"This is an investment that South Side residents have been asking for for far too long and will enhance our historic Jackson Park, generate good-paying, sustainable for residents in the surrounding area and ensure that these residents, and particularly long-time residents in particular, will be able to participate in and take advantage of our post-pandemic economy and importantly, be able to afford to remain here in their neighborhoods," she said. "And this will amplify the positive catalytic impact of the Obama Presidential Center."

As part of her Invest South/West Initiative, Lightfoot also said her administration would invest $100 million more west from 63rd and Cottage Grove Avenue, which she called the "western gateway to the Obama Center," with amenities like the renovation of the Green Line station, new office buildings and creation of space for a new federally qualified health center.

Eventually, there are plans for off-street pedestrian and bike trails and underpasses to the lakefront. The controversial closure of six-lane Cornell Drive between the Midway Plaisance and Hayes Drive will allow the land atop which the blacktop currently sits to be turned into greenspace.

"At CDOT, we're looking forward to getting going on this plan, and that better-connected space that you heard about, combined with the Park District improvements and our own, that's 5 new acres of parkland as part of this campus," Biagi said. "It's a dramatic improvement that will really create better connections for pedestrians and cyclists, and it will create a world-class destination right here on the South Side."

Gov. J.B. Pritzker touted the state and municipal collaboration to prepare Jackson Park for the OPC's arrival, saying it "unlocks far more jobs, tourism and economic activity than any one entity could pursue by itself," adding, "As we approach the halfway mark in our effort to vaccinate our adult population, our next-highest priority is focusing on building a prosperous future that all Illinoisans deserve.”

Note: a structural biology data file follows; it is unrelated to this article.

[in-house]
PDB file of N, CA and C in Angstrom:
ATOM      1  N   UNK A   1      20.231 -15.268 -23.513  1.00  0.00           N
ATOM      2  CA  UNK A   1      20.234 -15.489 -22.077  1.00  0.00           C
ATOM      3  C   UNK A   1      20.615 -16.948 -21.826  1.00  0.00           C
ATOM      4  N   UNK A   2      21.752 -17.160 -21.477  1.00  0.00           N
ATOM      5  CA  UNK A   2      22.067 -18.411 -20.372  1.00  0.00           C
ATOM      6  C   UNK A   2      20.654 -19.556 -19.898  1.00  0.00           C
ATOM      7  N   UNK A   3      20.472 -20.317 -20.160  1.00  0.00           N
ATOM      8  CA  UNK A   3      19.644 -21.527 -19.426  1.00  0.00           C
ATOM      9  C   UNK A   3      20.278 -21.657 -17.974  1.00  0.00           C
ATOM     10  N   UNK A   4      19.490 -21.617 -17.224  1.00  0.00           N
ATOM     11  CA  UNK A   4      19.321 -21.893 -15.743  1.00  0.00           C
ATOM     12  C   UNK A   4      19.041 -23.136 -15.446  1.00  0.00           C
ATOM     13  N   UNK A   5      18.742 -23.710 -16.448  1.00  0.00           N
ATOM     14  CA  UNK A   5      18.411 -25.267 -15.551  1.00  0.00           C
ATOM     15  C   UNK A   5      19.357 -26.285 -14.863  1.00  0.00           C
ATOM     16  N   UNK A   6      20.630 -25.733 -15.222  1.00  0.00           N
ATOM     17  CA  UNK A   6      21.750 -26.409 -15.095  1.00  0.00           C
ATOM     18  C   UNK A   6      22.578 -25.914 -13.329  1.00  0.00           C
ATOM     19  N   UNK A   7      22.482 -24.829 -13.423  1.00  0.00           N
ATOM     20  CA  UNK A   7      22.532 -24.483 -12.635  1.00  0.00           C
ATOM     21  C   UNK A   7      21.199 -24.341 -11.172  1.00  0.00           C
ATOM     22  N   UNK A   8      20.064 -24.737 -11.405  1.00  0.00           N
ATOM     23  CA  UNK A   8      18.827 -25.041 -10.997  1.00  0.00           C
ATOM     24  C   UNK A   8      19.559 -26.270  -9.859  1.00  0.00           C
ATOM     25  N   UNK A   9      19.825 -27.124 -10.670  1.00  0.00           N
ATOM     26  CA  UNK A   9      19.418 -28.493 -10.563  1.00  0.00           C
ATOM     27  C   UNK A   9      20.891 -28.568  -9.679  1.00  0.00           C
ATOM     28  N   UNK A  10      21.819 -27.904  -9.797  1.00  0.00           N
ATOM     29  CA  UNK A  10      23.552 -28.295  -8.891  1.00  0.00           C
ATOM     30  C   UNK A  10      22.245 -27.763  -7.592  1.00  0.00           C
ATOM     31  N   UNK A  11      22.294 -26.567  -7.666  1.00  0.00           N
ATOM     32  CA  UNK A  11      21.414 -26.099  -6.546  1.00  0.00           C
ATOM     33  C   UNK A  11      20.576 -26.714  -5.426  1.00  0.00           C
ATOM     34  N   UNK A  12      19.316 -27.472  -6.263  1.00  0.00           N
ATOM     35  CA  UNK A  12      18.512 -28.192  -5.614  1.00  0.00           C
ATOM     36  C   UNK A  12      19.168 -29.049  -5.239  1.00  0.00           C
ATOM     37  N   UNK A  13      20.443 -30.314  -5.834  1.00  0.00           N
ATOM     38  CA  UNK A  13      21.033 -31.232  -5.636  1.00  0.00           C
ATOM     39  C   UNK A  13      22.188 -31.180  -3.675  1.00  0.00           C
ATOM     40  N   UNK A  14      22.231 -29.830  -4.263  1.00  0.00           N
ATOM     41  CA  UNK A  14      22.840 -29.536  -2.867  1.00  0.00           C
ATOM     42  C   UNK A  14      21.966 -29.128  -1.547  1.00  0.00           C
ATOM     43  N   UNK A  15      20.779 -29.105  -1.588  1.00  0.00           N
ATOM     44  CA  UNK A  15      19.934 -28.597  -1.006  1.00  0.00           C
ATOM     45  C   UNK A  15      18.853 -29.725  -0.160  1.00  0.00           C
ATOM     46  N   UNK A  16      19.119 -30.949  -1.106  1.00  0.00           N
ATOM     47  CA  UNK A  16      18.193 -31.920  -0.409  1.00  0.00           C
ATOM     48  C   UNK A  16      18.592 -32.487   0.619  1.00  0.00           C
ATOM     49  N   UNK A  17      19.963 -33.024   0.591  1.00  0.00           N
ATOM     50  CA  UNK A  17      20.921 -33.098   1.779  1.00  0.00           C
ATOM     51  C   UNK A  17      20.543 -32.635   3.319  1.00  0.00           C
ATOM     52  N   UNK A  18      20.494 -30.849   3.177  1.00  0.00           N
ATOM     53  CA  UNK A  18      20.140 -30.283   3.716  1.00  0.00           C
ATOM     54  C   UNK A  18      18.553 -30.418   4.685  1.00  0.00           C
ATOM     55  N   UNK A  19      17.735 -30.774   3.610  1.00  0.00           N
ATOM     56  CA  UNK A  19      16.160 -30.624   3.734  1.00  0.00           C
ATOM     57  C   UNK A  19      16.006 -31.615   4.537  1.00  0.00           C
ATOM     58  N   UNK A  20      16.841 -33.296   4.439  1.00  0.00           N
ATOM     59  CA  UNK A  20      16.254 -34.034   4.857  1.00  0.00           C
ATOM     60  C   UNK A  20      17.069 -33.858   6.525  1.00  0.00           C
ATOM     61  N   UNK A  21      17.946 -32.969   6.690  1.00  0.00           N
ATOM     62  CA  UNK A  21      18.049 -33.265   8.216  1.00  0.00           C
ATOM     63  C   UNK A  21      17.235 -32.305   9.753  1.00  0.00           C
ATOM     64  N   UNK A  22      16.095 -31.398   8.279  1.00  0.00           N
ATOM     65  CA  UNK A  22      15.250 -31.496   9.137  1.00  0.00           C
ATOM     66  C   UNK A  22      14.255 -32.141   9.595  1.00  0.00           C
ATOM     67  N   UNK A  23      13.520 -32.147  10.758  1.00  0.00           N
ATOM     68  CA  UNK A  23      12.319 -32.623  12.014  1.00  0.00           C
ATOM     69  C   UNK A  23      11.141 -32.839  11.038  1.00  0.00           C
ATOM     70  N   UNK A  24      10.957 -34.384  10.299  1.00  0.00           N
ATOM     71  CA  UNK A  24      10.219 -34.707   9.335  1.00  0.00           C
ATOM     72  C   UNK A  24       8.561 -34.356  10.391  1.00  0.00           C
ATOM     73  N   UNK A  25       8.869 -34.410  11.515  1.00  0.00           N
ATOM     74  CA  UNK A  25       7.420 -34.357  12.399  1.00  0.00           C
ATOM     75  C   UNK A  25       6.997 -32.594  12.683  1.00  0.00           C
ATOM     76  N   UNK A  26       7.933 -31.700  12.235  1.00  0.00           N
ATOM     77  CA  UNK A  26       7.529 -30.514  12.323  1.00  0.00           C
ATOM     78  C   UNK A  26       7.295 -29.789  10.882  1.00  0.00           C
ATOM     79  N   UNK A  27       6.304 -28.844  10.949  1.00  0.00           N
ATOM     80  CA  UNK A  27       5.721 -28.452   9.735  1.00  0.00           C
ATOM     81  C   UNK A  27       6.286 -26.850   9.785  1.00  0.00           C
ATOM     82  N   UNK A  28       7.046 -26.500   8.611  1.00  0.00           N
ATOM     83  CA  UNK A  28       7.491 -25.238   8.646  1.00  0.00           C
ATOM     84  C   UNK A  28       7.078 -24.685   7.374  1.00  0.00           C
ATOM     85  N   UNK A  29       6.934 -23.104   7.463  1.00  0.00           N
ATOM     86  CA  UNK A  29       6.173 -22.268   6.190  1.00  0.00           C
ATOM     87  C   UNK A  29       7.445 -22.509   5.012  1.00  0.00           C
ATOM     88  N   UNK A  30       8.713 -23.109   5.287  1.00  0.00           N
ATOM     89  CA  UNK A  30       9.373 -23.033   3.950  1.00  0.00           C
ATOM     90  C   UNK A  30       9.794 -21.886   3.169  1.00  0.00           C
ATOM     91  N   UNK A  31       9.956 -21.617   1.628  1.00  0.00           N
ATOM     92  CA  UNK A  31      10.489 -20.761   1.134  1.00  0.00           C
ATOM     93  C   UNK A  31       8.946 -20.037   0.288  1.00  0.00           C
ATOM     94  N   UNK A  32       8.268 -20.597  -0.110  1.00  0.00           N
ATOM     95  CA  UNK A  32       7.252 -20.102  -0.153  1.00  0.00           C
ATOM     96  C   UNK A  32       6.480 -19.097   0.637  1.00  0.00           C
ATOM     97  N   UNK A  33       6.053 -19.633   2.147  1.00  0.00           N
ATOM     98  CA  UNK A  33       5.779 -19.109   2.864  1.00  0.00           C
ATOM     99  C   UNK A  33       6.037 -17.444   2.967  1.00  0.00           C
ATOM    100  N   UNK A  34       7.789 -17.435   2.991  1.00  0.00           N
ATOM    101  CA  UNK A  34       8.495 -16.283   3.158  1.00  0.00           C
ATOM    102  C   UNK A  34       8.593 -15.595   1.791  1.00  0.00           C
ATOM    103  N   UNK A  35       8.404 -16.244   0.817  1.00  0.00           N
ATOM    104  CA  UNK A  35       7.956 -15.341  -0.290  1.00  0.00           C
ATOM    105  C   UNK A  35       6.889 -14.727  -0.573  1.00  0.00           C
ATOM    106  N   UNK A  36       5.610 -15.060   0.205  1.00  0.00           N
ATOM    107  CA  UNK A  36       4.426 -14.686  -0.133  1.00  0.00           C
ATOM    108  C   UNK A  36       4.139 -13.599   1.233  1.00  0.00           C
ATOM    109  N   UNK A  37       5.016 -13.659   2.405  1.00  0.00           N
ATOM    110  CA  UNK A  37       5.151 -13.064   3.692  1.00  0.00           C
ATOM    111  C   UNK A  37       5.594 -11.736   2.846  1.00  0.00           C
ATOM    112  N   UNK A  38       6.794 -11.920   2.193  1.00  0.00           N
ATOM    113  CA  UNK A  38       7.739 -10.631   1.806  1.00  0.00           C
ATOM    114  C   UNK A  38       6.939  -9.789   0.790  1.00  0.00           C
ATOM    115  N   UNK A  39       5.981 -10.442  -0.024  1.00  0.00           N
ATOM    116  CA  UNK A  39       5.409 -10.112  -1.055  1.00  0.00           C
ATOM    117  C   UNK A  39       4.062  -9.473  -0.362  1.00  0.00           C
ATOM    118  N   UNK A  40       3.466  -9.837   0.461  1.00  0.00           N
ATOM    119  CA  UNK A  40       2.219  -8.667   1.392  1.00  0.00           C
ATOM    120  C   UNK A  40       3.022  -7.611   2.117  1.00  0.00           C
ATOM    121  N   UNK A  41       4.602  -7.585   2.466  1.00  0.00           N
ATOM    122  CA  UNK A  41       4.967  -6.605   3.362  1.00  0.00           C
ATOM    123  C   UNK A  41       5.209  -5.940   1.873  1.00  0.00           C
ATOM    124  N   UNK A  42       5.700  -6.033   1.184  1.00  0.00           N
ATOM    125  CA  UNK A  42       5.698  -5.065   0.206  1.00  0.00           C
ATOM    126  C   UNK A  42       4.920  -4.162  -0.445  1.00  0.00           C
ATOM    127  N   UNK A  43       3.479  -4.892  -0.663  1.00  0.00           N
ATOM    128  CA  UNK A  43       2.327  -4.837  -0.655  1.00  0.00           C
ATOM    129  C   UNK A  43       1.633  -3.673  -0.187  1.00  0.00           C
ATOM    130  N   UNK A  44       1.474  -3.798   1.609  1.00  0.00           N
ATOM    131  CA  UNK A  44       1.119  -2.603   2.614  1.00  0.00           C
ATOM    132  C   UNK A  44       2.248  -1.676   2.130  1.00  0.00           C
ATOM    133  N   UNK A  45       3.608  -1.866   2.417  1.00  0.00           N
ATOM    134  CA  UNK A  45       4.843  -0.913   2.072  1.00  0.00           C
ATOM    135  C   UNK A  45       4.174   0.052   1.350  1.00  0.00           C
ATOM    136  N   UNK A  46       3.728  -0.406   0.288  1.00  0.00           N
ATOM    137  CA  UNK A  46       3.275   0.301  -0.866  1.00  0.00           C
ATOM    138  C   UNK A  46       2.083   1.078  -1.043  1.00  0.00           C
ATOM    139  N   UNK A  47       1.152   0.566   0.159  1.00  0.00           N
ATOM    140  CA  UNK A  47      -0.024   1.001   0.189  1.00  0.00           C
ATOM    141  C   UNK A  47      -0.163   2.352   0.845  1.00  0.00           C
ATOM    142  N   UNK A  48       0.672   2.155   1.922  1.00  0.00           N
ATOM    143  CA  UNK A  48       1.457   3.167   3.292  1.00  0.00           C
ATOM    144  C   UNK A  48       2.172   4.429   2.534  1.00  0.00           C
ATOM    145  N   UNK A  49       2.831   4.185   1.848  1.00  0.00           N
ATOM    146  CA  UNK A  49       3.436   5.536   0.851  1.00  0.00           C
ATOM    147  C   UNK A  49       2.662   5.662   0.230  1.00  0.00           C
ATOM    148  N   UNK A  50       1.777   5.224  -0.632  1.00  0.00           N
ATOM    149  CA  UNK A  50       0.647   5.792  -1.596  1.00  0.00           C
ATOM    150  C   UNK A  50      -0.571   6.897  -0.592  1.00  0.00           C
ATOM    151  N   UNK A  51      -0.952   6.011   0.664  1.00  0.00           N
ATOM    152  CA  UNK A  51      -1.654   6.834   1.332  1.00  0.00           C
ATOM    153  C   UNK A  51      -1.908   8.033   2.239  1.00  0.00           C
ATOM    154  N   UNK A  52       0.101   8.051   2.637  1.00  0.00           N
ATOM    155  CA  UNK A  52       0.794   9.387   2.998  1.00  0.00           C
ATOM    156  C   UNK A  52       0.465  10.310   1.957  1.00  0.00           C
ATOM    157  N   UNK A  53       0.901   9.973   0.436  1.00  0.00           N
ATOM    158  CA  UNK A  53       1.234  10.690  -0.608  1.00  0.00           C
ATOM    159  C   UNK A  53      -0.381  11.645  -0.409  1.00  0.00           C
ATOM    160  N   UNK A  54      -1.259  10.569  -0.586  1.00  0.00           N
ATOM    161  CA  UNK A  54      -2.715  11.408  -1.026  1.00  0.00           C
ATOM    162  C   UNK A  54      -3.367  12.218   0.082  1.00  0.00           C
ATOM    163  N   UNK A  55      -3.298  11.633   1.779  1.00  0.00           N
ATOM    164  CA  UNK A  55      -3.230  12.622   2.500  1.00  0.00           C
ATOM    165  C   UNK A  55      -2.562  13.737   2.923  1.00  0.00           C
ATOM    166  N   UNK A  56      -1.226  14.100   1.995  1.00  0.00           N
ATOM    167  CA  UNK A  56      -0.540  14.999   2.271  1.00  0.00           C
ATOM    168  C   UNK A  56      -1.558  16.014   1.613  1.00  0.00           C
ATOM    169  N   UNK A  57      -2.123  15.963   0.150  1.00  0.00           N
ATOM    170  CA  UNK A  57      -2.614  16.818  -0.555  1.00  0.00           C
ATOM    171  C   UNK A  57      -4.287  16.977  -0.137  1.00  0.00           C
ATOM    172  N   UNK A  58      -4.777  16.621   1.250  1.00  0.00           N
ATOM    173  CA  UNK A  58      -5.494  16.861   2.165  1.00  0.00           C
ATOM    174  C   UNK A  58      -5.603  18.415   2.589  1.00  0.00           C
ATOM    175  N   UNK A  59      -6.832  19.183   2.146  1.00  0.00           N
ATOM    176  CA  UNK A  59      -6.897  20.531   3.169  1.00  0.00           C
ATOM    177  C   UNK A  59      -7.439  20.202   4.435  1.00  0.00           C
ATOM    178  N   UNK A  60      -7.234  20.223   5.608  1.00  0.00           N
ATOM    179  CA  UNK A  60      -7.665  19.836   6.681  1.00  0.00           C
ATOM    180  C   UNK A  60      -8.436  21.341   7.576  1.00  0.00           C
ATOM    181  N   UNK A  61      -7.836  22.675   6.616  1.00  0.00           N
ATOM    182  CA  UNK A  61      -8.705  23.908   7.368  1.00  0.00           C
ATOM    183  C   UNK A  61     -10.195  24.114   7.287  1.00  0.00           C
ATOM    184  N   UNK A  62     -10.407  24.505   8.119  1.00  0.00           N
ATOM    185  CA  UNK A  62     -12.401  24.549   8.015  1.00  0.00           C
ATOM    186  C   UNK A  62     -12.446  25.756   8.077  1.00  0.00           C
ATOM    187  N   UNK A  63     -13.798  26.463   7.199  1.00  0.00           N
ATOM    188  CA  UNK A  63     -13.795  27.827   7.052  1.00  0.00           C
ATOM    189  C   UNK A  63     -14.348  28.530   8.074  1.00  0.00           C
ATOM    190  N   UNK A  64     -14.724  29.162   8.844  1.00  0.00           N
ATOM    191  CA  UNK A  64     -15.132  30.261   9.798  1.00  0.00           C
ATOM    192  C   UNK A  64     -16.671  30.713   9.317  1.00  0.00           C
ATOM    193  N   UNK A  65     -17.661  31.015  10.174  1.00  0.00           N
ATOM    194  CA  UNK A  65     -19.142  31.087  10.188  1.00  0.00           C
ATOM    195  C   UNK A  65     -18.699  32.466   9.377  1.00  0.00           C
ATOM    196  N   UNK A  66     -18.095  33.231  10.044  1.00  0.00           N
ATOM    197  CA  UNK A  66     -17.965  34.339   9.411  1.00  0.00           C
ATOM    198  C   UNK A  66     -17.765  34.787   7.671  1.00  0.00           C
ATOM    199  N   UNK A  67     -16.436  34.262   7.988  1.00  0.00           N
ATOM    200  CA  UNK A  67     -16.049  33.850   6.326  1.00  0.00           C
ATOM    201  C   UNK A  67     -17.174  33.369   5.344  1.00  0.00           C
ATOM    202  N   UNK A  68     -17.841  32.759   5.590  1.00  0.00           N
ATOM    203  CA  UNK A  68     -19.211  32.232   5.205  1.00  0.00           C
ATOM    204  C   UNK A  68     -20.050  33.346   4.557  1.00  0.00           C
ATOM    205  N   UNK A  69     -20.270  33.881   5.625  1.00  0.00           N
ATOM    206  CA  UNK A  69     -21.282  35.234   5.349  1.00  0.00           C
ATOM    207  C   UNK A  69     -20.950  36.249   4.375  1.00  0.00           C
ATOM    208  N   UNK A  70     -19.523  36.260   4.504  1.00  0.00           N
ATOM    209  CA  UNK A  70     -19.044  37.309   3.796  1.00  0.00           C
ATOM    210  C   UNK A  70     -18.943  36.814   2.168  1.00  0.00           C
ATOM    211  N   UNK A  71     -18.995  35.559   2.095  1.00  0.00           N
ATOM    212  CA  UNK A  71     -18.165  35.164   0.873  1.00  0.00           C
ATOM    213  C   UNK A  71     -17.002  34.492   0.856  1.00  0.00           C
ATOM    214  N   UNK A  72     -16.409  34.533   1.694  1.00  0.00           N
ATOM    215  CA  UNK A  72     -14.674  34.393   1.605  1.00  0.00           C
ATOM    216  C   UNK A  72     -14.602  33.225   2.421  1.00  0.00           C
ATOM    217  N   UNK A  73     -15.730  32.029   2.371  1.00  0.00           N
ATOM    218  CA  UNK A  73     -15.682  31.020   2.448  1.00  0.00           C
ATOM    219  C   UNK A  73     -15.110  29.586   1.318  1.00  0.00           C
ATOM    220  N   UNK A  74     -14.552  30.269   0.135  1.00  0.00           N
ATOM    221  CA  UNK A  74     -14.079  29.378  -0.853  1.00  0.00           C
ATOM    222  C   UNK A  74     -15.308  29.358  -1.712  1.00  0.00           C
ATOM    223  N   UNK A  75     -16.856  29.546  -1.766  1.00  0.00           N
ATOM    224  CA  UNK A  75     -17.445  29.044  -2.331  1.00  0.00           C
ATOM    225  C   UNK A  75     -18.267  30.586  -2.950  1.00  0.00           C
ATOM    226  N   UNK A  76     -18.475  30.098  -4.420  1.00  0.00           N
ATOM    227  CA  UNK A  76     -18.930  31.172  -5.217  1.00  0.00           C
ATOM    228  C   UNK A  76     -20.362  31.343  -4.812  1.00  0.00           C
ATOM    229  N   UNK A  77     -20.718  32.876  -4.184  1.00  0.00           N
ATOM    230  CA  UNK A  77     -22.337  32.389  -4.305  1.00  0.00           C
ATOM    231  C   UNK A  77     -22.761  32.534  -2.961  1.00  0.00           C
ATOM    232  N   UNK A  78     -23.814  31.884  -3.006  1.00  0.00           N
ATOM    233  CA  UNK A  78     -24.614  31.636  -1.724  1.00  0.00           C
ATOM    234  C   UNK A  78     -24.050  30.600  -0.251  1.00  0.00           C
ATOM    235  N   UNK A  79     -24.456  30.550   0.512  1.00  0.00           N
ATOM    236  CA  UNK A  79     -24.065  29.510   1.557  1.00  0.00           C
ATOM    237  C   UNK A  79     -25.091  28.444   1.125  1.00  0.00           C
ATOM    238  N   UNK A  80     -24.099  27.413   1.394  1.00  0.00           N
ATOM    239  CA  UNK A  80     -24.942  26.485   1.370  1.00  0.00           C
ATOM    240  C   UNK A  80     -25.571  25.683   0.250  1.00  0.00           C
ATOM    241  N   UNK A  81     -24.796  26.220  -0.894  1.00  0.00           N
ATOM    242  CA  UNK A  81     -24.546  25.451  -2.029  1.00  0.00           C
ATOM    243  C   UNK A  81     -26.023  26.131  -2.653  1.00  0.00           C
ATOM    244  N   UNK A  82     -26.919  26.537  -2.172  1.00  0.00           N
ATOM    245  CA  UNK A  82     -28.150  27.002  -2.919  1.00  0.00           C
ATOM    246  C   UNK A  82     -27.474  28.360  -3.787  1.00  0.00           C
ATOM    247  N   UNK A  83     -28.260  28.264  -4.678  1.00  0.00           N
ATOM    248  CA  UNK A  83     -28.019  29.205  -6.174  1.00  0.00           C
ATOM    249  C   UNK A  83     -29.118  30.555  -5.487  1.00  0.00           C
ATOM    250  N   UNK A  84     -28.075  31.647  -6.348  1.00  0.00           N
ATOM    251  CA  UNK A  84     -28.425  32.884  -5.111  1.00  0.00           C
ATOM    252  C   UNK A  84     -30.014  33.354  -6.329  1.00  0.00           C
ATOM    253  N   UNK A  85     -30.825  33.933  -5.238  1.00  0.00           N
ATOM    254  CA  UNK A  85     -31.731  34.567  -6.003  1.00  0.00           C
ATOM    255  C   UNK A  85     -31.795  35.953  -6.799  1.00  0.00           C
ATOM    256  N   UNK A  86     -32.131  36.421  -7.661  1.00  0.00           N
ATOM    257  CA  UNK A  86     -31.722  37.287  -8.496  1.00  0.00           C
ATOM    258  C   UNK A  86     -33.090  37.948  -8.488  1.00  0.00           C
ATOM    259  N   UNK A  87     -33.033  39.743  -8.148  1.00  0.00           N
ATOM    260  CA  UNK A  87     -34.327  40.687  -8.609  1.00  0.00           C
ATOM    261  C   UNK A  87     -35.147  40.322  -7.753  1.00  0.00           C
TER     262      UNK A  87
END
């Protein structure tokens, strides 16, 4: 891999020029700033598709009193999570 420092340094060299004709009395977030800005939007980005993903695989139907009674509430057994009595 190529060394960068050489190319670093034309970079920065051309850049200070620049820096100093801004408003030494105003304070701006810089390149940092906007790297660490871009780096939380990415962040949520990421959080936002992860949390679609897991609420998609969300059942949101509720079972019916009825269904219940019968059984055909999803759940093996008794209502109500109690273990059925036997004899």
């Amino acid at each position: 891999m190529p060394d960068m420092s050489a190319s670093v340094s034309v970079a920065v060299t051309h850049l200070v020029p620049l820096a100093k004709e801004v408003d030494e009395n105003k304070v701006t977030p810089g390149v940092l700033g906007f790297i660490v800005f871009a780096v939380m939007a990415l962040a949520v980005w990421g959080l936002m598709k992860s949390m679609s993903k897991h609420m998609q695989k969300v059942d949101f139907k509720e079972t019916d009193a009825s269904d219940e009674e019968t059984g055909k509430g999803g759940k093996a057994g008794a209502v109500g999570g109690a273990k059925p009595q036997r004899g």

Projects are scheduled to begin moving this summer, when the South Midway inside Jackson Park will close. Lanes on Lake Shore Drive and Stony Island are eventually due to be added later this summer as Cornell Drive within the park will eventually close, too.

The Park District also plans to begin other OPC-related utility work between the Midway and Hayes; furthermore, the Iowa Building and baseball diamonds will be renovated, and a dog play area will be relocated.

Lightfoot also said the city would minimize the number of trees that have to be removed because of construction, with Biagi saying that the work will avoid trees used by migrating birds.

(2) comments

Ross Petersen

What Would be transformative is saving our Health Care system, Mercy Hospital. At a time of pandemic, this Mayor spends millions on a project we don't even know the final cost. So far, $175 million in road widening. Another $200 million in 'infrastructure' improvements. Unknown environmental costs related to the under ground garage. This is a boondoggle, sold to us by politicians. Wake up Herald, take a stand to preserve our Parks, our environment.

Ross Petersen

My hope is the lawsuit, filed by Protect Our Parks, will halt construction. They plan on cutting down over 1,000 trees, Yet when asked, Ms.Biagi replied they'd be taken down late fall, after the migration. When asked about how many trees will be removed - she declined to answer. (Maybe the Herald can find out?)

Why weren't sites in the City considered? Where does our environment fit in? How many jobs will actually result from the Obama Center?

They seem to be in a big hurry. Over there, on the horizon - I see Biden approaching.

He has a whole environmental movement with him. They want to hurry up and build this, as a return to rational, responsible environmental laws is headed their way.